Mountain Music

The South Branch Valley Bluegrass Festival and fireworks display is a family event that brings local and national bluegrass acts to the hills of Romney, W. Va.

By Chelsi Baker | 07/20/2012

Festivalgoers braved the heat at Wapocoma Campground on June 30, 2012, to attend the 4th annual South Branch Valley Bluegrass Festival and fireworks display.

The music drew in a crowd despite the warm weather, and people took cover under umbrellas, hats and tents to keep out of the hot sun until the evening performances.

“We come every year,” said Danielle Crock of Romney, “but it’s not usually this hot. We found creative ways to cope with it, though – water and spray bottles and umbrellas. The kids sat in the car with their dad because of the air conditioning for a little bit to give them time to cool off.”

Local craft vendors lined the edges of the festival for guests to browse between bands, and festivalgoers could enjoy freshly-made lemonade, barbeque and kettle corn.

The festival also offered a “children’s corner”, at which kids could play games and do activities while their parents enjoyed the music and vendors.

“This is a family-oriented event,” said Trina Cox, who created the festival with her fiancée, Lonesome Highway banjo player John Arnold. “There’s no alcohol allowed. No coolers. It’s inexpensive, and you can bring the kids and spend the day listening to music.”

The event featured seven acts, ranging from national bands to local talent. Performers included host band Lonesome Highway, Highland Grass and newcomers Banana Express.

The nationally known Lonesome River Band also performed at the festival for the first time this year.

“We’ve been friends with John Arnold and Trina Cox for many years, and we’re so glad to get to come up here,” said Lonesome River Band banjo player Sammy Shelor. “It’s a great event. You’re not going to find a more beautiful spot anywhere, and it’s great to get to be a part of it this year.”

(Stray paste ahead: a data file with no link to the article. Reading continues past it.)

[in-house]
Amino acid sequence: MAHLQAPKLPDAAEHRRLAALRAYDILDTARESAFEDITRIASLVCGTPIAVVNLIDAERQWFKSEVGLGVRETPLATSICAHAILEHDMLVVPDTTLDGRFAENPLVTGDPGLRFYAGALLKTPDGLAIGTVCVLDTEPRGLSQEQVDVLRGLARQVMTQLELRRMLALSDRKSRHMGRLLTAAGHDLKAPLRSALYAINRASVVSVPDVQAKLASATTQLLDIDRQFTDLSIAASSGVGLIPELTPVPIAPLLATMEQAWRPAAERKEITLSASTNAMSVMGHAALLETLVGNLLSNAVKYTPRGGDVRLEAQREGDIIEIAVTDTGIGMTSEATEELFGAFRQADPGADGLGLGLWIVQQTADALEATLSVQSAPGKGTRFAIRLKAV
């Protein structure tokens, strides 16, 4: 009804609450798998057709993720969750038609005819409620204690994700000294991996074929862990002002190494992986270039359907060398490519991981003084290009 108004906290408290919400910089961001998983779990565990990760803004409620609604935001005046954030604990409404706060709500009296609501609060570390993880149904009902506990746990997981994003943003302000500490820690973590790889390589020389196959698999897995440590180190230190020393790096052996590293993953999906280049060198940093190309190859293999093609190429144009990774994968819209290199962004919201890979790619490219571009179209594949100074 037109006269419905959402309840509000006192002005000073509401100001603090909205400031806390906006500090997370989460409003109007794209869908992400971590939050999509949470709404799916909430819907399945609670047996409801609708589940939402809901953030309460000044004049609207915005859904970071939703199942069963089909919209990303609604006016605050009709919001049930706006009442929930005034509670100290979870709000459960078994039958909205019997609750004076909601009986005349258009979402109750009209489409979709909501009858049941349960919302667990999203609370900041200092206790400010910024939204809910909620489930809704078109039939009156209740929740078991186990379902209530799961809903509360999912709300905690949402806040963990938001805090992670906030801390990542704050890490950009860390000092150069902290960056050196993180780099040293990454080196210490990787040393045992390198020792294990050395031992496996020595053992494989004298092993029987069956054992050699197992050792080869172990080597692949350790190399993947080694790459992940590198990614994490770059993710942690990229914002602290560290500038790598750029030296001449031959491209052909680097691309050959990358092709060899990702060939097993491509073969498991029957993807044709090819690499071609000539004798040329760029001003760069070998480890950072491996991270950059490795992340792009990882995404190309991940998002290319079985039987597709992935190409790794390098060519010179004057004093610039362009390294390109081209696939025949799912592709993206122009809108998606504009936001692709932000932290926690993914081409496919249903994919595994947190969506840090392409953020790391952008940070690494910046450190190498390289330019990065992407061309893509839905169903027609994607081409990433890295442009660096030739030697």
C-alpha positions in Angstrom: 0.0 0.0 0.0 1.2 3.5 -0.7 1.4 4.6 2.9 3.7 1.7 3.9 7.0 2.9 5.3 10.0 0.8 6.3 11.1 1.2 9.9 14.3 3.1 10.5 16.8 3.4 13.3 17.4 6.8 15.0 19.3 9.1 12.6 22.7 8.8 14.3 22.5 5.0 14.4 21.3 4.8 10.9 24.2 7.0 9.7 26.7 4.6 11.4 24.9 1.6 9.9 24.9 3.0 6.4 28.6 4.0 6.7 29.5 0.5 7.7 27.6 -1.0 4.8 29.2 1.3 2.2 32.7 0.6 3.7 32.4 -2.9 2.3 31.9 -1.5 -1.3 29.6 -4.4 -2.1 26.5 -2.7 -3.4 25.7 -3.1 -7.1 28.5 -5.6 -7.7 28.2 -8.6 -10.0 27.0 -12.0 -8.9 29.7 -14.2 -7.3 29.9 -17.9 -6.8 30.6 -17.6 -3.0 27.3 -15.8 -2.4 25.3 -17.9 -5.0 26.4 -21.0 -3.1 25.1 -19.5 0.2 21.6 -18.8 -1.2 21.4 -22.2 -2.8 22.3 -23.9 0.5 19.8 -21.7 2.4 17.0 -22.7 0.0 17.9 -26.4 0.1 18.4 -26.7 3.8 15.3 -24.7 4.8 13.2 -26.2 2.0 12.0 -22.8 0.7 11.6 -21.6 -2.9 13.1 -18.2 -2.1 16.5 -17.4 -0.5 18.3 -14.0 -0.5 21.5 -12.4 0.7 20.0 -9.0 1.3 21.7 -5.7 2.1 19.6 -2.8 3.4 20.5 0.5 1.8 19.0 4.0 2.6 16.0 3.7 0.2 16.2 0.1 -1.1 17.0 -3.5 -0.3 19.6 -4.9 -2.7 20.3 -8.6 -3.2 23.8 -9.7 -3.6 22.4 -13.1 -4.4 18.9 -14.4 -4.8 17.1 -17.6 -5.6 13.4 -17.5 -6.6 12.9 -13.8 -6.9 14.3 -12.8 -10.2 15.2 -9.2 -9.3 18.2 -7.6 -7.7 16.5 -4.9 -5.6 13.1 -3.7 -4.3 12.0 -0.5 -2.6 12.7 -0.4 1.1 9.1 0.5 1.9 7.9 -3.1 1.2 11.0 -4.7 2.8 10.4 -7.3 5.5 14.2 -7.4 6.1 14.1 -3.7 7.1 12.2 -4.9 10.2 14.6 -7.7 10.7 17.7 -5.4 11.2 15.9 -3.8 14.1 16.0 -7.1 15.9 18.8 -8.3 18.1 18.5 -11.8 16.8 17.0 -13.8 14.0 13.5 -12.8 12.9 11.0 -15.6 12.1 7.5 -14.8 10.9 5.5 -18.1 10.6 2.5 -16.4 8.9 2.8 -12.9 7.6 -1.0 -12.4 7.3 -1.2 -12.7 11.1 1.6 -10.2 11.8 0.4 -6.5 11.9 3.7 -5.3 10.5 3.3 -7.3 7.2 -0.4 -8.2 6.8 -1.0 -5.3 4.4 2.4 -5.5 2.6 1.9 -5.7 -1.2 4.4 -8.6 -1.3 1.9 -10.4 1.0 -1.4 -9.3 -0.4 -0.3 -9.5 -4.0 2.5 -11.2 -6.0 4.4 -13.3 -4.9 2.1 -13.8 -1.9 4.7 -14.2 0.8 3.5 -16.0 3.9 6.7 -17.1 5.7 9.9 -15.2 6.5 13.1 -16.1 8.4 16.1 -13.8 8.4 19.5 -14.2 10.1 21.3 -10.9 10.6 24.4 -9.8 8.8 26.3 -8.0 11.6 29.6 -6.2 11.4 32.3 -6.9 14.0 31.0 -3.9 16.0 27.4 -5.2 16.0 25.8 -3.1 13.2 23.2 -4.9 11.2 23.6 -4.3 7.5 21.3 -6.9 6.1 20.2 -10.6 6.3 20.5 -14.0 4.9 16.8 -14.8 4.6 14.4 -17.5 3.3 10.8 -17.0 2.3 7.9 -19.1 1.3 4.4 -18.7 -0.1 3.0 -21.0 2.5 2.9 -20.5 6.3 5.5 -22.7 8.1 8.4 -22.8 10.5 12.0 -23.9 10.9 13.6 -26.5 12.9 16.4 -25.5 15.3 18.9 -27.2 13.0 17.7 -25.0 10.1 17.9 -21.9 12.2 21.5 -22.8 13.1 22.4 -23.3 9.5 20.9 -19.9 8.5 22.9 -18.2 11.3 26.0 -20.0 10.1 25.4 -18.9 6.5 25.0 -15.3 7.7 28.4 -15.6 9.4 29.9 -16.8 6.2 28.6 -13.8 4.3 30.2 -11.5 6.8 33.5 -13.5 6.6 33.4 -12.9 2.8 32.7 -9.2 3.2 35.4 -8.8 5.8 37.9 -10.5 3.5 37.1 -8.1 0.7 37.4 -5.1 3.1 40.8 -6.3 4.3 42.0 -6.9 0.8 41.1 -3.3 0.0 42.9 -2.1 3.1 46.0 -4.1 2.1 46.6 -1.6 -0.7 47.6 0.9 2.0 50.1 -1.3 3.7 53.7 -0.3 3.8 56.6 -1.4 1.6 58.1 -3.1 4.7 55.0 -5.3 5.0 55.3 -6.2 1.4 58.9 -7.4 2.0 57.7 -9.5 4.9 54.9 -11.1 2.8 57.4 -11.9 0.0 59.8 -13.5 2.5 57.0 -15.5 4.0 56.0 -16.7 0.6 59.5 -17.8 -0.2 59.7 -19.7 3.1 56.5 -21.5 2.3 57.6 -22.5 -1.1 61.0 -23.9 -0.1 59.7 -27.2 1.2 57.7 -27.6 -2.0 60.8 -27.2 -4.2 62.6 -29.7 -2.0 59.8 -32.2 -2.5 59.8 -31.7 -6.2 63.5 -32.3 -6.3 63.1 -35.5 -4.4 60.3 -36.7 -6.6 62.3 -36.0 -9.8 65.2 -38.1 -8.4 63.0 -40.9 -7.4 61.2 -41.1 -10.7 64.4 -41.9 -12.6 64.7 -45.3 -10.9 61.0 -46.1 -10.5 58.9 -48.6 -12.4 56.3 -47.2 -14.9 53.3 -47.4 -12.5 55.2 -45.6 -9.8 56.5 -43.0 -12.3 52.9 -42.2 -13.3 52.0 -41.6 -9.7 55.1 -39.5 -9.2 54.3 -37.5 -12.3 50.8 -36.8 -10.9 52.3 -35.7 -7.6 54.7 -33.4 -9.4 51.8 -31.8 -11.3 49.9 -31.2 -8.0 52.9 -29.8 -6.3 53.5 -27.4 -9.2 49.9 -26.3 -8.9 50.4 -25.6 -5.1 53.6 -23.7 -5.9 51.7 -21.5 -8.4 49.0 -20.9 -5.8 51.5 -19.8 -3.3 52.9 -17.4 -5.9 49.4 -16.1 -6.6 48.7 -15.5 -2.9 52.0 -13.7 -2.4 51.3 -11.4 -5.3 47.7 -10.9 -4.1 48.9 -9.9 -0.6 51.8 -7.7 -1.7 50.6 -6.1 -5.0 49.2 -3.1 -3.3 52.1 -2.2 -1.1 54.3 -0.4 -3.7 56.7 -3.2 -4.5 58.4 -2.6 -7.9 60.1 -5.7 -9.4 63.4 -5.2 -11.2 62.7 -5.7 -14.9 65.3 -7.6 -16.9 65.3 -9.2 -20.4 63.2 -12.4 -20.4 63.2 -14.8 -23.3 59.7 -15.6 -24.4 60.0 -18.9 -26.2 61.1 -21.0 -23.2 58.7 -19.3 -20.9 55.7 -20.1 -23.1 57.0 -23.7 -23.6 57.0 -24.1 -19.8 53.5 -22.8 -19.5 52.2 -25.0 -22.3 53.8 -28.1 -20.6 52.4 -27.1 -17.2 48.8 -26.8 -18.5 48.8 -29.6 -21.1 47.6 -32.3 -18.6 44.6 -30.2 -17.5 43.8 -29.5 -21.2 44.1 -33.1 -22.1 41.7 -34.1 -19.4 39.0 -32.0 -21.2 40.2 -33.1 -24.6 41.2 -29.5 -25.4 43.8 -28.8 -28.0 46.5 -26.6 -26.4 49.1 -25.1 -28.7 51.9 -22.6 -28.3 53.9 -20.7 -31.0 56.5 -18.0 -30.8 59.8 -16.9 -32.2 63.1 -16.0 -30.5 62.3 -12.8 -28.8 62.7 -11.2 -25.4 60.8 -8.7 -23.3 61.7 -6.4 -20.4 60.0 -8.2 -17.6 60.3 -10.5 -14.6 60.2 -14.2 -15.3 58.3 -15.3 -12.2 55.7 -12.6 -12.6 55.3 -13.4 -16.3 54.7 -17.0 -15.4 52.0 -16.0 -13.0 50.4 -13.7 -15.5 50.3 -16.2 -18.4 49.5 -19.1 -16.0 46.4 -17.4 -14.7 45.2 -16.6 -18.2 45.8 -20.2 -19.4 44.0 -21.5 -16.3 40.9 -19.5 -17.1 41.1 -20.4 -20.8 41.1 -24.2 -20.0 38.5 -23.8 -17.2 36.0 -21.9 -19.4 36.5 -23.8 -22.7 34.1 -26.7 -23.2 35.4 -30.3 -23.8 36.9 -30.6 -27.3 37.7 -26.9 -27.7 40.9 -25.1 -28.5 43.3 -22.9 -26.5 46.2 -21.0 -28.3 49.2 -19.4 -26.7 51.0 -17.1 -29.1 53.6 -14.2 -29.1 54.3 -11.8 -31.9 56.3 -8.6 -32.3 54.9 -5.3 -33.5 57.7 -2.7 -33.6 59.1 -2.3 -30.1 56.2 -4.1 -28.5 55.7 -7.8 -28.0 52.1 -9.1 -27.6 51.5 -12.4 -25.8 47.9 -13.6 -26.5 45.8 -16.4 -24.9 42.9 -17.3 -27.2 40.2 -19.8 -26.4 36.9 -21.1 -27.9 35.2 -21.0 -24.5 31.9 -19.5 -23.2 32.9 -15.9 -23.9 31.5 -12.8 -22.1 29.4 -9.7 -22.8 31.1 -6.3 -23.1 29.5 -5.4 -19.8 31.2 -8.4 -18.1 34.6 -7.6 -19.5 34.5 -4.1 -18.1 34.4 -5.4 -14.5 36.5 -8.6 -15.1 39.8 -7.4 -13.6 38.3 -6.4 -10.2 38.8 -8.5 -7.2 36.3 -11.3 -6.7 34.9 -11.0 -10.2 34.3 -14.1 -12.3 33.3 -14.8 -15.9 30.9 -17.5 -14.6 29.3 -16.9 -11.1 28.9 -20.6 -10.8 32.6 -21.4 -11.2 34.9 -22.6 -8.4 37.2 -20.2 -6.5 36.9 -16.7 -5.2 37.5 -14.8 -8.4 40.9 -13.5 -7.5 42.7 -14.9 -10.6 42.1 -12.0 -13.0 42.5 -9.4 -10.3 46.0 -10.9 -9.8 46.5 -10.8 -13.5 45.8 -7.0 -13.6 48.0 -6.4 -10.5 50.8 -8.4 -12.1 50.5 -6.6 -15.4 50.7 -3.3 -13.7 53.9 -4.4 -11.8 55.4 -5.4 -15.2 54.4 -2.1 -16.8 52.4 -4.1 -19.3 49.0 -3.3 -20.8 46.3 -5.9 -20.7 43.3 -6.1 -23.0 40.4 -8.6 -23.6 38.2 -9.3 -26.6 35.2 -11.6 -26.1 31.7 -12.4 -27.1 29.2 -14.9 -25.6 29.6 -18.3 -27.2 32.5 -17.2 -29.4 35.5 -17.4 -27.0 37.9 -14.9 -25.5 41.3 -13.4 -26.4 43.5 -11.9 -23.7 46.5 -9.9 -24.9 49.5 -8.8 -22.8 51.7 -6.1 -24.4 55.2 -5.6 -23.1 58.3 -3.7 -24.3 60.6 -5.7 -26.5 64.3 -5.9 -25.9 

Shelor is no stranger to the Romney area and was glad to return to this part of the country, he said.

“I used to come up to Capon Bridge back in the ‘80s and play. I know a lot of great players from this area, too, and a lot of bluegrass supporters. People here have always been very gracious to us as a band, me as a player, and just as a friend. It’s always great to get a chance to come here and hang out with everybody.”

Shelor said the crowd got more lively during the evening performances after the sun went down and the heat subsided, but the band enjoyed meeting and talking to fans under their tent after their first show in the afternoon. After their last performance, Shelor, who is a recent recipient of Steve Martin’s Excellence in Bluegrass and Banjo award, played the National Anthem on the banjo just before the fireworks display.

“The fireworks bring in a lot of the crowd I think,” said Cox. “It’s just a tremendous display, and in this valley you can feel the rumble right in your chest.”

While more people showed up after the sun went down to enjoy the fireworks and evening bluegrass performances, Cox was pleased with the overall turnout of the event.

“I don’t know if it’s the bands we brought in this year or the fireworks, but this is the first time in four years we walked through the crowd and saw a lot of new faces,” she said. “We’re bringing people to Romney that might not have been here before, and we have a beautiful venue and a great setting. It’s encouraging.”

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